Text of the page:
Resource Management on the Flight Deck: The Workshop

The results of the NASA studies, and the renewed focus on flight crew human factors issues, led to a joint NASA and industry workshop in 1979 entitled Resource management on the flight deck} The workshop sought ways to improve safety through exploring strategies that might enhance individual and crew performance, and thus minimise human error.

The outcomes of this workshop echoed research findings of the 1970s, which suggested that the human factors issues involved in accident causation were characterised by failures in both cognitive and social skills, rather than a lack of technical ability of the flight crew. The synthesis of these research findings identified the main human factor causes of air crashes as the failures of communication, crew coordination, decision-making and leaderships These were to become the very focus of the first iterations of training and assessment of nontechnical skills in the form of cockpit resource management training.

The NASA workshop was the culmination of a decade of research exploring the role of pilot error in aviation accidents, and sought to lay out a framework for interventions to reduce the accident rate. The interventions focussed predominantly on training as a route towards wide-scale attitudinal and behavioural change.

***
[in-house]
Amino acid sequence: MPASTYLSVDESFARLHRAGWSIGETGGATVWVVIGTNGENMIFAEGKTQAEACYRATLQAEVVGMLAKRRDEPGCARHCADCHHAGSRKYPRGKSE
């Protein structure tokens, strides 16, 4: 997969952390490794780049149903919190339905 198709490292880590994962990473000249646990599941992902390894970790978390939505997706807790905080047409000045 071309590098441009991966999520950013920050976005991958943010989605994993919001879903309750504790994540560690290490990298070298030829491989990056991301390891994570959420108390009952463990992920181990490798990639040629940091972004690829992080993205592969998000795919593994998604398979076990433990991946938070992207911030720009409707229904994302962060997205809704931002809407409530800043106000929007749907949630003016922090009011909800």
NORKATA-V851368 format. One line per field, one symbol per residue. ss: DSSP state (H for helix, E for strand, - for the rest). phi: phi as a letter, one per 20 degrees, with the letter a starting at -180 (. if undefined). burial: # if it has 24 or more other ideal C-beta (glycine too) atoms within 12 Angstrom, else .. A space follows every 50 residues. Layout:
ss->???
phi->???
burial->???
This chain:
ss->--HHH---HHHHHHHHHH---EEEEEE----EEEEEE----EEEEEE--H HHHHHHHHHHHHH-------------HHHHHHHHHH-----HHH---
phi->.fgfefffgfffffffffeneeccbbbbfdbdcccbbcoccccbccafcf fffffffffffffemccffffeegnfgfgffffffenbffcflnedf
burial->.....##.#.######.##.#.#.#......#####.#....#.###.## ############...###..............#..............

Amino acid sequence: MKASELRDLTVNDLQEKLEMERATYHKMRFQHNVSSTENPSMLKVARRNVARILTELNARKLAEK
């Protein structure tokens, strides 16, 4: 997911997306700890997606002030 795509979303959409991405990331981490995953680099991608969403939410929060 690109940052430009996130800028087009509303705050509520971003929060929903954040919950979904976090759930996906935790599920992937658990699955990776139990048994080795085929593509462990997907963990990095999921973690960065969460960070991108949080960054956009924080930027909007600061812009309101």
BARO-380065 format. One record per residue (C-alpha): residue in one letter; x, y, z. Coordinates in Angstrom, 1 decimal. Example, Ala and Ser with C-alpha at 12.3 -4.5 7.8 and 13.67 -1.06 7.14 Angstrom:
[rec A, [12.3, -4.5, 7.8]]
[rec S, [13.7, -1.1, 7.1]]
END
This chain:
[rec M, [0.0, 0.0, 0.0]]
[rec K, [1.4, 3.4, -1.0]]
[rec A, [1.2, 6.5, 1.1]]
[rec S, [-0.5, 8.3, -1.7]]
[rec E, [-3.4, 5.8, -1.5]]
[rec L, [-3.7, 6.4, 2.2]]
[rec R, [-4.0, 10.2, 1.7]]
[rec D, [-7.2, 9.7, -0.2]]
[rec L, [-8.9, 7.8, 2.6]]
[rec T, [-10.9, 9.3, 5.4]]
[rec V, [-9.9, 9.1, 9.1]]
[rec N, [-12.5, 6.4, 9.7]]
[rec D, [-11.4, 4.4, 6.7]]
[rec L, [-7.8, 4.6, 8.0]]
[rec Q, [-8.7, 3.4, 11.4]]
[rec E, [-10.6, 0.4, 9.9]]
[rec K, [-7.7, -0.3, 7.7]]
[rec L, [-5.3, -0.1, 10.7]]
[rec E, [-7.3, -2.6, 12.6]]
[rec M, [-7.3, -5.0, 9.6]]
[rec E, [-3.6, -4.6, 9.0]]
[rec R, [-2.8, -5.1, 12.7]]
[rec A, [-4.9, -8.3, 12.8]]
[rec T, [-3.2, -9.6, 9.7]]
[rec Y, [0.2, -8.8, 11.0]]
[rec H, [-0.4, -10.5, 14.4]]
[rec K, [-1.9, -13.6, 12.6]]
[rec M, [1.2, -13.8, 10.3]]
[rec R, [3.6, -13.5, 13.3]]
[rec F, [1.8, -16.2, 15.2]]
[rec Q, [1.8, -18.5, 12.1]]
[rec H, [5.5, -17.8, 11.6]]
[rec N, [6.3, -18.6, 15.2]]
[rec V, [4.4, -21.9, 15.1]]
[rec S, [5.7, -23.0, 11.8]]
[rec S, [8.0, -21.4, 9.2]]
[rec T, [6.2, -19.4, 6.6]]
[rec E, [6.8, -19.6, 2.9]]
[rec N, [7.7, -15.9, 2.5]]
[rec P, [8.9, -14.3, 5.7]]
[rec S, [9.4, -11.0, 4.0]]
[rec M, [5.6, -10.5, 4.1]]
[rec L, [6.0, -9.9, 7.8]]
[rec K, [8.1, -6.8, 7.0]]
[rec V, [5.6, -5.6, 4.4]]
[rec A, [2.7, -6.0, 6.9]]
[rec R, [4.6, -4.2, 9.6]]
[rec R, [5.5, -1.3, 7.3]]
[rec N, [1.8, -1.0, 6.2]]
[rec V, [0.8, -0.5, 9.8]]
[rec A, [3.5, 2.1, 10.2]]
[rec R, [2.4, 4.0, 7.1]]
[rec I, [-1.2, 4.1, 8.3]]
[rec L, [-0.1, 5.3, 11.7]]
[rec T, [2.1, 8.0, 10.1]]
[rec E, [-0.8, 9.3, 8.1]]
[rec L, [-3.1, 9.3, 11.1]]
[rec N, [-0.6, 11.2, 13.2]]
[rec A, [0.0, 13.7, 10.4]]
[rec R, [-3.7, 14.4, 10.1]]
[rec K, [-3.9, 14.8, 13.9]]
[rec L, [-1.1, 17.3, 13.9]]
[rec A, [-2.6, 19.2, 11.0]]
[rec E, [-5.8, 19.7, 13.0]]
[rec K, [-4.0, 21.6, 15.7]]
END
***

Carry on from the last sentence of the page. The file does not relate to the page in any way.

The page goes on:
Across three days in June 1979, a formidable program saw a series of presentations, first by those who had been involved in research exploring the theoretical underpinnings of human error as it manifested itself on the flight deck. Then, a series of presentations from industry champions, specifically training captains and training managers from across the globe, involved these leaders sharing their developments from the last decade. Finally, a series of interactive workshops took place mapping the potential future of applied human factors training.

At this workshop, the term cockpit resource management (CRM) was applied to the training of crews in making use of all available resources such that error could be avoided. The workshop was a watershed moment for the future development of programs of training and assessment of non-technical skills.

In the decade that followed, airlines continued to develop and refine their CRM training programs. The NASA workshop had clarified the focus on aspects of communication, leadership and decision-making, and airlines invested their efforts towards new ways of training in these areas.

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